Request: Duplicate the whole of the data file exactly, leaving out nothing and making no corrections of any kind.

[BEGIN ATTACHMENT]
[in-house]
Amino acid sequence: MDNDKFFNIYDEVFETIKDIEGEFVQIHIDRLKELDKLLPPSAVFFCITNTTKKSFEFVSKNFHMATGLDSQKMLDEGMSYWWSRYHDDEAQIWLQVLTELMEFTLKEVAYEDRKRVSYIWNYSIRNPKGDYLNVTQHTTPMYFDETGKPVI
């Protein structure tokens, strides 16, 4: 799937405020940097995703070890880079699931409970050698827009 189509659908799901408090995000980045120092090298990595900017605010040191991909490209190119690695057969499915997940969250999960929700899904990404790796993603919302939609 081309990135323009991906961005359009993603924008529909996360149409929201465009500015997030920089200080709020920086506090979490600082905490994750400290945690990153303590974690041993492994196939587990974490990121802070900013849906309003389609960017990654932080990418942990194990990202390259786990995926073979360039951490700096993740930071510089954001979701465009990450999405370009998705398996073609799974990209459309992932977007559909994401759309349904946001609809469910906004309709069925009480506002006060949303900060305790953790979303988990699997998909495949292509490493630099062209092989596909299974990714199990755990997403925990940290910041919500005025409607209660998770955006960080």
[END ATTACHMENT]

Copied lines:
[in-house]
Amino acid sequence: MDNDKFFNIYDEVFETIKDIEGEFVQIHIDRLKELDKLLPPSAVFFCITNTTKKSFEFVSKNFHMATGLDSQKMLDEGMSYWWSRYHDDEAQIWLQVLTELMEFTLKEVAYEDRKRVSYIWNYSIRNPKGDYLNVTQHTTPMYFDETGKPVI
């Protein structure tokens, strides 16, 4: 799937405020940097995703070890880079699931409970050698827009 189509659908799901408090995000980045120092090298990595900017605010040191991909490209190119690695057969499915997940969250999960929700899904990404790796993603919302939609 081309990135323009991906961005359009993603924008529909996360149409929201465009500015997030920089200080709020920086506090979490600082905490994750400290945690990153303590974690041993492994196939587990974490990121802070900013849906309003389609960017990654932080990418942990194990990202390259786990995926073979360039951490700096993740930071510089954001979701465009990450999405370009998705398996073609799974990209459309992932977007559909994401759309349904946001609809469910906004309709069925009480506002006060949303900060305790953790979303988990699997998909495949292509490493630099062209092989596909299974990714199990755990997403925990940290910041919500005025409607209660998770955006960080």